After nearly six months of limited beta testing, Google is now in the process of rolling out access to the new Search Console experience to all users. There is no way to fast-track your access, so unless you have already received an email message from Google, you will have to wait until they do migrate your site to the new Search Console.

As noted in the message example above, Google haven’t simply added new functionality to the old Search Console. Instead it is a fully redesigned Search Console, and it introduces multiple new tools and analytics that site owners and SEO professionals have long asked for.

While you wait to be given access to the new Search Console, you can explore some of these features below.

Expanded Search Performance

Arguably the biggest limitation of the original Search Console was the inability to view more than the 90-days worth of data. While not a serious problem for smaller sites with low traffic volumes, it did make long-term analysis more difficult for SEOs and most site operators.

New-Search-Console-Performance-Report

In broad terms, the Performance report is very similar to the Search Analytics Report on the existing Search Console. The design – and how you select which metrics to display – has changed, but the types of metrics, and how the data is displayed or filtered is still very much the same.

With the exception of the date range.

The new Search Console now allows you to view up to 16-months worth of data, making it a lot easier to identify long-term trends, or do a year-on-year comparative analysis.

More Detailed Index Coverage Reports

The Index Coverage Status report is a significant enhancement – and consolidation – of the Google Index and Crawl sections of the current Search Console. The Index Coverage Report provides you with a more detailed view of indexed URLs, including relevant warnings of problems. And if Google isn’t indexing certain URLs, you will see what the reasons for this are. Selecting any error or warning will load a new view giving additional details for the page, along with links to tools and help topics to assist you in fixing identified issues. How this works is best explained using the example provided by Google:

  1. Drilling down into any specific issues identified in the Index Coverage Status report will reveal affected URLs. Selecting any URLs with an error will then load a new screen, showing the page details, along with links to relevant diagnostic tools that will help you to understand the cause of the problem.
  2. Google now also understands that the different responsibilities involved in developing and maintaining a website are often split across several teams within an organisation. Many of the reports in the new Search Console now come with a “Share” button, in addition to export or download functions. This allows you to give appropriate people temporary access to information relating to issues they need to resolve, which should help ensure that critical issues are resolved a lot faster.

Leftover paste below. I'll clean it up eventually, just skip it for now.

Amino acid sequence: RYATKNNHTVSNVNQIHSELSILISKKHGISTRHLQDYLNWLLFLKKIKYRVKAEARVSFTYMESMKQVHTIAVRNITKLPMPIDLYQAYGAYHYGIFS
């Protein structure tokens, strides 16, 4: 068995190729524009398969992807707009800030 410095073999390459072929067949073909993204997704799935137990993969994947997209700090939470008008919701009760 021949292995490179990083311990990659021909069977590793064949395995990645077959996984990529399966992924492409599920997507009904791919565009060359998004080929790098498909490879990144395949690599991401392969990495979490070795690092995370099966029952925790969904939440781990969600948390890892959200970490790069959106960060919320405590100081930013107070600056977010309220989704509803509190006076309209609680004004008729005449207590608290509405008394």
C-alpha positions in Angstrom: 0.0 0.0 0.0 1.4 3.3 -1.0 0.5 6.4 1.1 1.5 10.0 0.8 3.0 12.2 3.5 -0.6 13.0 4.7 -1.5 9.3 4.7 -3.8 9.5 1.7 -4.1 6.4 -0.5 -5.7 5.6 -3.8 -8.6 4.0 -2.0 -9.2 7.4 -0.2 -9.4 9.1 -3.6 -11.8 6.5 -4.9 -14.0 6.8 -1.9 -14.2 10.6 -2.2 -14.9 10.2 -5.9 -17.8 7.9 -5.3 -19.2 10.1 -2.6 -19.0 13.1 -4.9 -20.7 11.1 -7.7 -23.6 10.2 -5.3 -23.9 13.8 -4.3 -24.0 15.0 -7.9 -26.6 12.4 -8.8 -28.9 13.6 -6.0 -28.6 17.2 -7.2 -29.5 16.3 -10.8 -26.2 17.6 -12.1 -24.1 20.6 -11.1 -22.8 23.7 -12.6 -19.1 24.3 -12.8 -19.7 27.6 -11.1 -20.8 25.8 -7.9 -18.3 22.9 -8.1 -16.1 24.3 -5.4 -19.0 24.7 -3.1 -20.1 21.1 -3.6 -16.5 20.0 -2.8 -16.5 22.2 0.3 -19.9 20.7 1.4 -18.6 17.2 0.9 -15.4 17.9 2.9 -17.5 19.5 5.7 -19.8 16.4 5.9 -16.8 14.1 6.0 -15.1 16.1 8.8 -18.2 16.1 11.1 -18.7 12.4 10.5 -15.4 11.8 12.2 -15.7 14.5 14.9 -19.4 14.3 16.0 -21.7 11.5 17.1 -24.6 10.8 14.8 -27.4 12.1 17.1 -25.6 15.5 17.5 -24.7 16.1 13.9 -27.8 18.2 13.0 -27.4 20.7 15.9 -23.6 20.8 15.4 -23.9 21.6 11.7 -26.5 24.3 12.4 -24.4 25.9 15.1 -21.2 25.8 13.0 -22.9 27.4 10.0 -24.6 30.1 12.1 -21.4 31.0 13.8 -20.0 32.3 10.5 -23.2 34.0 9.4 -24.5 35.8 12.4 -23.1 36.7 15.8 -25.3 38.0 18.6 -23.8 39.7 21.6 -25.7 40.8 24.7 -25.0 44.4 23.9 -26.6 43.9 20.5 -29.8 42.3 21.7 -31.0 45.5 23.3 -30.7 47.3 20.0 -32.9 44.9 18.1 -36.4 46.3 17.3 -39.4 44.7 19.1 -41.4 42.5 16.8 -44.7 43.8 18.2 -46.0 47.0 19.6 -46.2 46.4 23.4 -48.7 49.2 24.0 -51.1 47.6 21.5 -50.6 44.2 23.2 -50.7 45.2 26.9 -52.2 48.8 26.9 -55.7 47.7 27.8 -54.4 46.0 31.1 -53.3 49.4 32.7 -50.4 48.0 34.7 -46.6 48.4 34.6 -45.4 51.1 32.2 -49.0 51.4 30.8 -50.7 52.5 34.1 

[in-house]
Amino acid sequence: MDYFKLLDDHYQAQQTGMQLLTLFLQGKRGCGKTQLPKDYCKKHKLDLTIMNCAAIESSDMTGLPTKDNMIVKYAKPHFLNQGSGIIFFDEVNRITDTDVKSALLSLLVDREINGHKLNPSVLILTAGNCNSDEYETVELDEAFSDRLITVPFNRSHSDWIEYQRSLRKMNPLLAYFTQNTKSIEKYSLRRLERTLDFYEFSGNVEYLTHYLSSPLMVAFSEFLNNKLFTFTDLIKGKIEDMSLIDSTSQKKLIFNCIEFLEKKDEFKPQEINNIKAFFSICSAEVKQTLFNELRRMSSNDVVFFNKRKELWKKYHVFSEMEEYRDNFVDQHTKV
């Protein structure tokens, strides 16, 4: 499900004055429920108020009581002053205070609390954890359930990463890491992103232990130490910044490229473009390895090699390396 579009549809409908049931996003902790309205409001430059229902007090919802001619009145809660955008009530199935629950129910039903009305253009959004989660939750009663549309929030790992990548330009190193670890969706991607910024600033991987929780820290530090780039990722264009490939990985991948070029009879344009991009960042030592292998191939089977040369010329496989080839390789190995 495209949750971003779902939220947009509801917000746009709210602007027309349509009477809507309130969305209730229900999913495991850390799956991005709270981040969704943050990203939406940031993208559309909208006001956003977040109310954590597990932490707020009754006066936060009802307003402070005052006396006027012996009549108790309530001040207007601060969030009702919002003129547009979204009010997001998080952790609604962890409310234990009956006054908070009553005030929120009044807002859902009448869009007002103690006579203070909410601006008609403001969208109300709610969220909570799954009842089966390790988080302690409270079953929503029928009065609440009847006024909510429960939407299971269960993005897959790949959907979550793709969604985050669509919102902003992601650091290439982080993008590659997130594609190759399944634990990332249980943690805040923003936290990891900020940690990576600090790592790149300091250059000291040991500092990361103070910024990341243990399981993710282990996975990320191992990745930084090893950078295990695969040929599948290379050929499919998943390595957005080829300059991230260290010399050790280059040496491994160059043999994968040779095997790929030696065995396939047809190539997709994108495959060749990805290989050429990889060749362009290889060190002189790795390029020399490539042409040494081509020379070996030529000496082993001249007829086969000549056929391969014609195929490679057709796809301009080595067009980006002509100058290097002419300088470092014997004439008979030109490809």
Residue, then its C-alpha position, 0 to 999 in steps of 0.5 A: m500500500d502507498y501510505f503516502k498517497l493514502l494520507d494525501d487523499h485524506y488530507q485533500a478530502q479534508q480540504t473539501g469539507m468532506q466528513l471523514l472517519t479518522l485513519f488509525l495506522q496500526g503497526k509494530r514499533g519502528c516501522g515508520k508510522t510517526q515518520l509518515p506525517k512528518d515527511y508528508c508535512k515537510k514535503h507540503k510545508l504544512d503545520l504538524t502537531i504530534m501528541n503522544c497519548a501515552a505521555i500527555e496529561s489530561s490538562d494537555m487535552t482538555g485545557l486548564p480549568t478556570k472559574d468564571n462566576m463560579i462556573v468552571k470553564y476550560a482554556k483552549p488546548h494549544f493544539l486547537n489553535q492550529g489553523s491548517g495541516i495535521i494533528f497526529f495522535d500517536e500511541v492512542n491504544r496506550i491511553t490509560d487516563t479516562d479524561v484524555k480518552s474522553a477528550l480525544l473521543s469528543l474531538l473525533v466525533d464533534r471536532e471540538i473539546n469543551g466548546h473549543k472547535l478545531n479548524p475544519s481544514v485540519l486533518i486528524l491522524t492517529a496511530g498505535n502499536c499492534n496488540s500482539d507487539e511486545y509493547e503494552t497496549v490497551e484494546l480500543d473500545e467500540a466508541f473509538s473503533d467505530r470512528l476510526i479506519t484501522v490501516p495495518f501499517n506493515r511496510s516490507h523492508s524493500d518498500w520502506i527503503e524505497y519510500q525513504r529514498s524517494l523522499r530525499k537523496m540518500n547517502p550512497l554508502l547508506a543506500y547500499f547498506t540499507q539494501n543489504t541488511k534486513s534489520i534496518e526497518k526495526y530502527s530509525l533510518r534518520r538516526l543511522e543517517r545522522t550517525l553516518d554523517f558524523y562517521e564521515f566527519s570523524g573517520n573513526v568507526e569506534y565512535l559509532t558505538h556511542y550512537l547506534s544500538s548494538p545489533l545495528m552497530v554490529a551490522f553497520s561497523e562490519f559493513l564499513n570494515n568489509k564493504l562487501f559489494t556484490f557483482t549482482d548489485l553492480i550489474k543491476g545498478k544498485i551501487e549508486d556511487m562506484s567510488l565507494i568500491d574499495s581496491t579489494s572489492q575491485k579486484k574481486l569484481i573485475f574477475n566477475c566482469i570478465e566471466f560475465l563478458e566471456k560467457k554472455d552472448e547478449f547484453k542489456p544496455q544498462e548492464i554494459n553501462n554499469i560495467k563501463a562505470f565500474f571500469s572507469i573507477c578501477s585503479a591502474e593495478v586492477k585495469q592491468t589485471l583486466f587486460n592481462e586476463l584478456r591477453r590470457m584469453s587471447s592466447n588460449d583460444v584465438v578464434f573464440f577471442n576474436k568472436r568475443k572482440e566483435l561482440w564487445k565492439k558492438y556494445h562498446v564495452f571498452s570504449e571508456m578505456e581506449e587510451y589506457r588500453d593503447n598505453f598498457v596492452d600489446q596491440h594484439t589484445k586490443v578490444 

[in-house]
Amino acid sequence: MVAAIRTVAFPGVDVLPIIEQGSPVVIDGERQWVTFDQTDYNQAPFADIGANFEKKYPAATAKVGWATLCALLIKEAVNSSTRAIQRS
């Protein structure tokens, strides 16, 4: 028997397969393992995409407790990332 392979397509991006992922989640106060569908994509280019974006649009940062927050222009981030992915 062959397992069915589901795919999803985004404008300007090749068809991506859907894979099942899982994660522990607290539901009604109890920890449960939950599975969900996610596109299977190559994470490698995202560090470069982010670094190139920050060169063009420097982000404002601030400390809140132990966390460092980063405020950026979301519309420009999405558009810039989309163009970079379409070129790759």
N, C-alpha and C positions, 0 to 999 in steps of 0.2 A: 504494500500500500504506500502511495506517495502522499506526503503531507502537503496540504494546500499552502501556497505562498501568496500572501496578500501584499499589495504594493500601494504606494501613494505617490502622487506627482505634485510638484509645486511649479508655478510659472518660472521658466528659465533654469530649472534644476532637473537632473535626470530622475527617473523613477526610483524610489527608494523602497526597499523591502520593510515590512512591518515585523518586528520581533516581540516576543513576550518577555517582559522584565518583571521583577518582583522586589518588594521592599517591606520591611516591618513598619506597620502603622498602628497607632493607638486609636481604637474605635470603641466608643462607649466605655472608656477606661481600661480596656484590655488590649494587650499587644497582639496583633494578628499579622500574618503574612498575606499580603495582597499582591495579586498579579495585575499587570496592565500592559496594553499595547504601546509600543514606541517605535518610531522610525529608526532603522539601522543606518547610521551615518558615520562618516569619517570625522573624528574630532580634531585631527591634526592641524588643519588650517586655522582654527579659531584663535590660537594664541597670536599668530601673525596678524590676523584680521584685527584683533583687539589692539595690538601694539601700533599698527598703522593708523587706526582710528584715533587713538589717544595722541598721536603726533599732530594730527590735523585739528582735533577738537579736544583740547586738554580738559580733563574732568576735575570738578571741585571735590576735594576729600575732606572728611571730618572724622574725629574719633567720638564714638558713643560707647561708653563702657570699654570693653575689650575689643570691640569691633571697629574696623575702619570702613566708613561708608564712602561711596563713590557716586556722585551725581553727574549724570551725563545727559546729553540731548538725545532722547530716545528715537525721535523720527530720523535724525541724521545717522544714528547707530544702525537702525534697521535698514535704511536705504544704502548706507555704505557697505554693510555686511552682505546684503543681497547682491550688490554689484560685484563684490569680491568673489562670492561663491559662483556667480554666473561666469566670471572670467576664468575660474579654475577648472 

3. Once you are confident that an issue has been fully resolved, you can easily confirm this in the new Search Console. Selecting the “Validate Fix” button signals Google to crawl and process affected URLs with a higher priority, helping to minimise the impact of any serious issues.
  4. Naturally, the Index Coverage report works better if you have submitted a sitemap for your site. Doing this will allow you to enable a sitemap filter for the Index Coverage data, which makes it possible to see an exact list of affected URLs.

New Search Enhancements Reports

The new Search Enhancement Reports are designed to make it easier for site operators to properly implement certain search enhancements. Only two reports are available for now, with Google stating that more will follow.

The first Search Enhancement Report is the AMP status report, which will help you to identify and fix errors that are preventing your AMP pages from appearing in Google Search results with all AMP-specific features.

The report will highlight all your AMP pages that have issues, grouping them according to issue. As with the Index Coverage Status report, selecting a specific issue will reveal more detail, along with information that will aid you in fixing the issue, and the ability to validate a fix. Clicking the “Validate Fix” button results in several tests being run before Google continues processing all affected pages. If any pages don’t pass these tests, you will be notified immediately.

The second Search Enhancement Report – the Job postings status report – helps you assess Google’s ability to process any JobPosting rich results found on your site. Note, however, that Google for Jobs is currently only available in certain locations, and does require proper use of job posting structured data.

Conclusion

The new Search Console is – for now – still in beta mode, and while all site operators and SEOs who use Search Console will gradually be given access to the new version, the classic version of Search Console will still remain accessible. We encourage you to use the new version as soon as you are granted access – in conjunction with the classic version, if necessary – to judge for yourself whether the enhancements make it easier for you to identify and fix issues affecting your site’s appearance in Google Search results. Having access to more than a year’s worth of historical search data is crucial for SEO, and is a feature that is long overdue in Google’s Search Console.

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